Until recently Stuttgart was virtually a blank page for me. Even though my parents and I visited relatives in its suburbs throughout the years, these social calls were usually in connection with birthdays, or my cousins’ confirmations, and did not entail sightseeing. So it was with fresh eyes that I encountered Baden-Württemberg’s capital during my travels this past fall. My aunt and uncle housed and fed me royally, and my aunt also introduced me to her home turf by taking me on a circuit of the city’s center.
Our tour began at the new Central Library, completed in 2011. This fabulous futuristic cube affords Escheresque views on the inside, and a panorama of Stuttgart from the rooftop’s observation platform.
The town developed in the picturesque Neckar River valley, but is composed of a number of vales and hills. The river climate is conducive to the thriving of forests and vineyards and I was pleasantly surprised by so much verdure and viticulture.
From the library, we strolled to the Main Train Station which was saved a few years ago by citizen protesters from demolition in the context of Stuttgart 21, a controversial public transportation renewal project whose ongoing process has resulted in ubiquitous construction sites. The railroad hub sits at one end of downtown’s main shopping avenue, the Königstraße. Parallel to this pedestrian zone runs the Upper Castle Park with a number of historic buildings.
We admired the elegant Opera House and the Neues Schloß (New Castle), the 18th century baroque residence of the former kings of Württemberg which now accommodates offices of the state legislature.
It replaced the neighboring Altes Schloß (Old Castle) whose origins date back to the 10th century, after it had outlived its purpose. Since 1969 it is home to the state museum.
Like many German communities, Stuttgart was in the crosshairs of Allied bombing during World War II, and was heavily damaged. The two palaces have been restored to their former grandeur, but of the nearby Stiftskirche (Collegiate Church) mainly walls remained, and it was rebuilt with major modifications. Surviving stone fragments highlight the original architecture, and glass panels on the ceiling are arranged to imitate the former existence of a main nave and two side aisles.
At the beloved art nouveau Markthalle (market hall), which celebrated its 100th anniversary in 2014, the appealing aroma and appetizing aspects of an assortment of local and international foods provided a veritable feast for the senses.
Enticed by its ambience and attractions, I returned downtown repeatedly. An amazing 4 story bookstore, Buchhaus Wittwer, with a dizzying array of regional, national, and global titles, and comfortable chairs, kept beckoning. Near this buzzing book hive, I encountered an extensive string of soap bubbles, enchanting to the young, and the young at heart. The shopping district’s proximity to numerous notable structures creates a very alluring combination in the core of the city.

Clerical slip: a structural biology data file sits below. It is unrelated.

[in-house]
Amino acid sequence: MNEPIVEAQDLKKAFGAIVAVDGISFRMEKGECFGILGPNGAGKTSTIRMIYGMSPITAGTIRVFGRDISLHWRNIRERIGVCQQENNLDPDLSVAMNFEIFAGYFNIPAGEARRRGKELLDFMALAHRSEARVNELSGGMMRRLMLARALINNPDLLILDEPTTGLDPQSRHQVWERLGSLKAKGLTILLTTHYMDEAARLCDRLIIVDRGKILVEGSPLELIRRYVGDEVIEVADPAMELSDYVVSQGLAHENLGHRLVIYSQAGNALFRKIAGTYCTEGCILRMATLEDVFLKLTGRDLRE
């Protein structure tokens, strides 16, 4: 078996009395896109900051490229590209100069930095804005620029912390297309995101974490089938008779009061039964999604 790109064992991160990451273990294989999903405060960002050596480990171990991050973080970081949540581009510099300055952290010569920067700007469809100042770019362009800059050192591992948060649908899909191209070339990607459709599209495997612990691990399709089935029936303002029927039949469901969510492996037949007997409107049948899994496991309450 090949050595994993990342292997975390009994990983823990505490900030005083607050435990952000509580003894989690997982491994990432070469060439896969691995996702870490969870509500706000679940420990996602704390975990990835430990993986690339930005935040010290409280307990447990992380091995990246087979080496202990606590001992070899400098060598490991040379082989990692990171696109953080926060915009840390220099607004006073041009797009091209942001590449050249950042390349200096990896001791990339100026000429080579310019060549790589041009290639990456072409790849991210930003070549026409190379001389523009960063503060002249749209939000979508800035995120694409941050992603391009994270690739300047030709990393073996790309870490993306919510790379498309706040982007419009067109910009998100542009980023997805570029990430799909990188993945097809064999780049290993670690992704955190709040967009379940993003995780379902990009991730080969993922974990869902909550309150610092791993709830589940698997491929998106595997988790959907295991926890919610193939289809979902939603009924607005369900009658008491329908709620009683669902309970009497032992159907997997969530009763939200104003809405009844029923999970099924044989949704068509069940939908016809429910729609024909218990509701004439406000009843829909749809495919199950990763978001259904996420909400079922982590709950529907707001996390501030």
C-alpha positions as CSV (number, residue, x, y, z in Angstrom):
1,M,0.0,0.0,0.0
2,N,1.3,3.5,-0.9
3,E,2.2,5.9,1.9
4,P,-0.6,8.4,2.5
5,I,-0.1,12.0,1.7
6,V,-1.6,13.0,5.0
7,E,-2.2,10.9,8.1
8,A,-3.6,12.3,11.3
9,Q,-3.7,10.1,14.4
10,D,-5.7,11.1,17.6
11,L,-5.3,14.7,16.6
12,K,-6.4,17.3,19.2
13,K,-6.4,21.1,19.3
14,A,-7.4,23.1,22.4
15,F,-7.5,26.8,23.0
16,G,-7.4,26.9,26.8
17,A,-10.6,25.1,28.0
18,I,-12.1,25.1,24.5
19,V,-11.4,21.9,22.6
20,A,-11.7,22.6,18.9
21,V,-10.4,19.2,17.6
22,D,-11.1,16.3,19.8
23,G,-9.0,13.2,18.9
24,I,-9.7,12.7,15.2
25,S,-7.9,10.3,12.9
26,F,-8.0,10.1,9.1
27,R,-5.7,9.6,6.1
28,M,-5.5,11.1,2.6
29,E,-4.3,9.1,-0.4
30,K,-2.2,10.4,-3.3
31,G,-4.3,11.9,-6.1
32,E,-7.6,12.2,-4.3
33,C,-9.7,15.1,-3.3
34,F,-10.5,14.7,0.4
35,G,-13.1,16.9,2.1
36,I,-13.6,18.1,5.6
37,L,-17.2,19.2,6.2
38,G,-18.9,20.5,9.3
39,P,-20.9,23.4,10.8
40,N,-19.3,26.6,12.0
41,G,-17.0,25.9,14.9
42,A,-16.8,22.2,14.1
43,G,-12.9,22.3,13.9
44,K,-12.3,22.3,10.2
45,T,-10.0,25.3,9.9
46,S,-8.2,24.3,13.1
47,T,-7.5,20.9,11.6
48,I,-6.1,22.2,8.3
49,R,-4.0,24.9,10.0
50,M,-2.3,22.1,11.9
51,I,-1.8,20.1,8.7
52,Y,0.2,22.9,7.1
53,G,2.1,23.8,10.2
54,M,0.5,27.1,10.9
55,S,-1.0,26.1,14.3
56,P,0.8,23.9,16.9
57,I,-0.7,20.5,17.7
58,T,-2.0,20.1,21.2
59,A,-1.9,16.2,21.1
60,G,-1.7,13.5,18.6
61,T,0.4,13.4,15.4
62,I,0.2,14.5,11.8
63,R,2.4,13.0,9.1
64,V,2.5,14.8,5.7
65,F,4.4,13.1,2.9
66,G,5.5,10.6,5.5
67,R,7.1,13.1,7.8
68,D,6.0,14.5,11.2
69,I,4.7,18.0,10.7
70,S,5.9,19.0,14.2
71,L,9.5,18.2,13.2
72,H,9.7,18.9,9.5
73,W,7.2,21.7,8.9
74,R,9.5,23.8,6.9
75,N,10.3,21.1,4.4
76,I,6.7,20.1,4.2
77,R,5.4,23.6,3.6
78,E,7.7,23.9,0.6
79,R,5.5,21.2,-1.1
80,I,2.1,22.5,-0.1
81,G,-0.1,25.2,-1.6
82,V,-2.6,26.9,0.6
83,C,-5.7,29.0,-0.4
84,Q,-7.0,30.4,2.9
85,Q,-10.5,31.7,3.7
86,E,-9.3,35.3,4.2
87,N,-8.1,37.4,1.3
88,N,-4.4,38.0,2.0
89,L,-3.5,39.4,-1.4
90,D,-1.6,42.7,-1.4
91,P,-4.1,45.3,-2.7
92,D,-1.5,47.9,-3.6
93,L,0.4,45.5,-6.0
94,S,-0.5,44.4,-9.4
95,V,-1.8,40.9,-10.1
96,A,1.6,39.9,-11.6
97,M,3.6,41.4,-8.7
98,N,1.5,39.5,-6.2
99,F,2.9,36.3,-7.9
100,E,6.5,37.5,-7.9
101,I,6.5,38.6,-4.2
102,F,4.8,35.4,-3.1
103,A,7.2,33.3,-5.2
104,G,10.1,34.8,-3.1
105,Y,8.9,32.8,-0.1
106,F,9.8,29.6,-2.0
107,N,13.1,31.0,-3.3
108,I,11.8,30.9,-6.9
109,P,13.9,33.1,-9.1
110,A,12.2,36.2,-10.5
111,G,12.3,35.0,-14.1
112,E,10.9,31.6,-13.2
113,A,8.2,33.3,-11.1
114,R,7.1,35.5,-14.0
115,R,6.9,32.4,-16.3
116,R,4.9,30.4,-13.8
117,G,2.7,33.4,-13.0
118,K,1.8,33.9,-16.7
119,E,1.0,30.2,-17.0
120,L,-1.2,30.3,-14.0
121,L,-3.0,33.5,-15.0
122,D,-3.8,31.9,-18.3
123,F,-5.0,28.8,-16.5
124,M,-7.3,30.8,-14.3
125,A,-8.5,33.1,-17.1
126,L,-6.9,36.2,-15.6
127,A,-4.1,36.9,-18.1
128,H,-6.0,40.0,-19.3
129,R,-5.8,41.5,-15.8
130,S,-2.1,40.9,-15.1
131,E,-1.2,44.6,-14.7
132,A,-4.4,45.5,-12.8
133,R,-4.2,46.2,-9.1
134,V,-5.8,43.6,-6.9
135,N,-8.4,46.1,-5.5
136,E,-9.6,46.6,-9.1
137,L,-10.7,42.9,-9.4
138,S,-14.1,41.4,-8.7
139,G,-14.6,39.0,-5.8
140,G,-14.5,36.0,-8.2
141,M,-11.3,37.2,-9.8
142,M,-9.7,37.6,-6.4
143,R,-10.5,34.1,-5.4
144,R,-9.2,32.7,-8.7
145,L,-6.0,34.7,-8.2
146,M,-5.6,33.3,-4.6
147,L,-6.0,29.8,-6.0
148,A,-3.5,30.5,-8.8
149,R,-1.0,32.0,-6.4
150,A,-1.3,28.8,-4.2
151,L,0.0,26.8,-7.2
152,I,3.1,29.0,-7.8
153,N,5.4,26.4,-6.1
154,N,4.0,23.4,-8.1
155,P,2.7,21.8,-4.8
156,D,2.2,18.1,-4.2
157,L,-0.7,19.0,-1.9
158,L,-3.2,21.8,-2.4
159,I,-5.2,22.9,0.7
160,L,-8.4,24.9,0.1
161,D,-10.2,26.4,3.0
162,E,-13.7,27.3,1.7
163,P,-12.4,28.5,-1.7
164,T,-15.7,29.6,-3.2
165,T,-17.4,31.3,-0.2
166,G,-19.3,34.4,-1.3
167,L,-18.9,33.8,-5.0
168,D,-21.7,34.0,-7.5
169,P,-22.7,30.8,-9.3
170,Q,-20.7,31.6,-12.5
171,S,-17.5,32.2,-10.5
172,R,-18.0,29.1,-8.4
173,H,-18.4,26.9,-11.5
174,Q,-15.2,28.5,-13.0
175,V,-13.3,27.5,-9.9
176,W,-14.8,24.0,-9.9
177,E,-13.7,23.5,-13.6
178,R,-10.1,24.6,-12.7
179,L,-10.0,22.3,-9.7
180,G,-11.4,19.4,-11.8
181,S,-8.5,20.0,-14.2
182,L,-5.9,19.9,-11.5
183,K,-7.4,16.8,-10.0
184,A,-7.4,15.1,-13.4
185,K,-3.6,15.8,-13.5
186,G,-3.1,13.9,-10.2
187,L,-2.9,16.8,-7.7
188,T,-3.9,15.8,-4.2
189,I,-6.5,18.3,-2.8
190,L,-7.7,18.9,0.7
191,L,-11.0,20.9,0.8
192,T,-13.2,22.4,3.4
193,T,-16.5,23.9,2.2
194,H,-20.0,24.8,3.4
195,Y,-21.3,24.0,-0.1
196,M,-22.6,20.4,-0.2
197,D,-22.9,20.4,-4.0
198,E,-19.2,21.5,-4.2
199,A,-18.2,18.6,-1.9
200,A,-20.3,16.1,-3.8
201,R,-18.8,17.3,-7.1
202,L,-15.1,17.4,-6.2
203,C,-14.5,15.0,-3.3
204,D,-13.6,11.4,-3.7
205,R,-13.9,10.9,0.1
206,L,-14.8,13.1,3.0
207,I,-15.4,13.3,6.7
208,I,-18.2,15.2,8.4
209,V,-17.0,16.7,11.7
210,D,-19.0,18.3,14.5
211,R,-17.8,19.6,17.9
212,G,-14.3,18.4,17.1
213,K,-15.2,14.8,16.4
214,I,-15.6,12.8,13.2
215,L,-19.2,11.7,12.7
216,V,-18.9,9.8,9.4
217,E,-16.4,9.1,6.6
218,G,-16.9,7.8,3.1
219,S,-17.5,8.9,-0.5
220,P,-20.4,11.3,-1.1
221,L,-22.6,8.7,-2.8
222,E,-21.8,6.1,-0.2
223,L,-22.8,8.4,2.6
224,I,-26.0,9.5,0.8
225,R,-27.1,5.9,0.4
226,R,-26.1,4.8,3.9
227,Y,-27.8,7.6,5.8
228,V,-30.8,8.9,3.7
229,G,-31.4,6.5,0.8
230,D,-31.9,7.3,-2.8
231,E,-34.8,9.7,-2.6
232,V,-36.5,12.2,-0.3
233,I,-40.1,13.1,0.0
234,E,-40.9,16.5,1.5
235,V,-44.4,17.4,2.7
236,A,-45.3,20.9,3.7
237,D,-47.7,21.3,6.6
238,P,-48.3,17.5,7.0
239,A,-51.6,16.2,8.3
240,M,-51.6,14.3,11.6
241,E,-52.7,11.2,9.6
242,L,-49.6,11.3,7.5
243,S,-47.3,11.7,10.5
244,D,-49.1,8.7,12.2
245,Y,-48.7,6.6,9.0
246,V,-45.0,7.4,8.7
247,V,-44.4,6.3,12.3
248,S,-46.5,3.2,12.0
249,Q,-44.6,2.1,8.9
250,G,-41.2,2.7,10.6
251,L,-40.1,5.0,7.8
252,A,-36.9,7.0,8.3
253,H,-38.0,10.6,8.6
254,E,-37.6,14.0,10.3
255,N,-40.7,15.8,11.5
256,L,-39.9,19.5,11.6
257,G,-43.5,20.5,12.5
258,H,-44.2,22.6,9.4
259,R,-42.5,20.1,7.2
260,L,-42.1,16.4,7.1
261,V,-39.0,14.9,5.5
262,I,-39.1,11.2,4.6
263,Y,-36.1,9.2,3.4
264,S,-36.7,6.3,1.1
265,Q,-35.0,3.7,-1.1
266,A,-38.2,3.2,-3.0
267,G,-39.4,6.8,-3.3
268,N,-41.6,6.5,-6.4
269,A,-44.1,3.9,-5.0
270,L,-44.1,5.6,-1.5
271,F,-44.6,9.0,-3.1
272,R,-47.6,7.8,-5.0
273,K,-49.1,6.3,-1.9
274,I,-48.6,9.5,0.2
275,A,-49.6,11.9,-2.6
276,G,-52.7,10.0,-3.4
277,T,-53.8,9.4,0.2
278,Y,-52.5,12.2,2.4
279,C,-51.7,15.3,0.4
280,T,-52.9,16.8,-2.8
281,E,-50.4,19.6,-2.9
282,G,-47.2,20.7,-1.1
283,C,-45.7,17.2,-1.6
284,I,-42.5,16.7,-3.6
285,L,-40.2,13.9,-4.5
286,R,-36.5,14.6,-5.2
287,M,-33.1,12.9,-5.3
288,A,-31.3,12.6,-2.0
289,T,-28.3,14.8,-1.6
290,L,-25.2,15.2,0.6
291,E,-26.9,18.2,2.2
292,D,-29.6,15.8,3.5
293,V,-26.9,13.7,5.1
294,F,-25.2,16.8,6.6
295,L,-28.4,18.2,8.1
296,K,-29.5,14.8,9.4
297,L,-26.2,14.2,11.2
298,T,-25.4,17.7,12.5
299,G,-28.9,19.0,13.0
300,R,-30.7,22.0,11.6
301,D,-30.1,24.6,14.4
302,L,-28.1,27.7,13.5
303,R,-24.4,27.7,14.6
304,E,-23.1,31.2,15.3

I was delighted to detect that the Upper Palace Park was only the first in a succession of connected oases of greenery that run like a ribbon through the urban landscape. It is followed by the Middle and Lower Castle Parks, as well as the Rosenstein Park. Miles and miles of non-motorized trails wind through copses and alleys of trees and along scenic creeks and lakes. My stay coincided with a string of sun-kissed days, stimulating to man and animal alike and I relished the brilliant arboreal colors.
My family also introduced me to additional local landmarks, among them the Max-Eyth-Lake, nestled adjacent to the Neckar. Along this stretch of the river, one of the embankments is steep and covered with vineyards, the opposite gradual, with high-rises. A Black Swan seemed as enthralled by the sights as I.
In Ludwigsburg, a short distance north of Stuttgart, my cousin and I strolled across the Saturday market and caught a glimpse of the baroque palace and gardens. With more time at our disposal we would have paid the fee to view the annual gourd festival which features artistic cucurbit displays.
On a stunning Sunday we joined what appeared to be the majority of the resident population on a pilgrimage to the Württemberg, the state’s eponymous hill, where King William I expressed his love for his wife, the Russian Duchess Catherine Pavlova, in a magnificent edifice, after she passed away prematurely. He commissioned her sepulchral chapel in the neoclassical style with a dome modeled on the Pantheon in Rome.
Its prominent position offers jaw-dropping views of the scenery, similar to those from the nearby Kernenturm (Kernen Tower) in the midst of the flamboyant fall forest.
I was spoiled by this beautiful Swabian locale, the clement weather, and by my obliging hosts. Stuttgart and surroundings will definitely remain on my travel wish list, and I highly recommend it as a destination.
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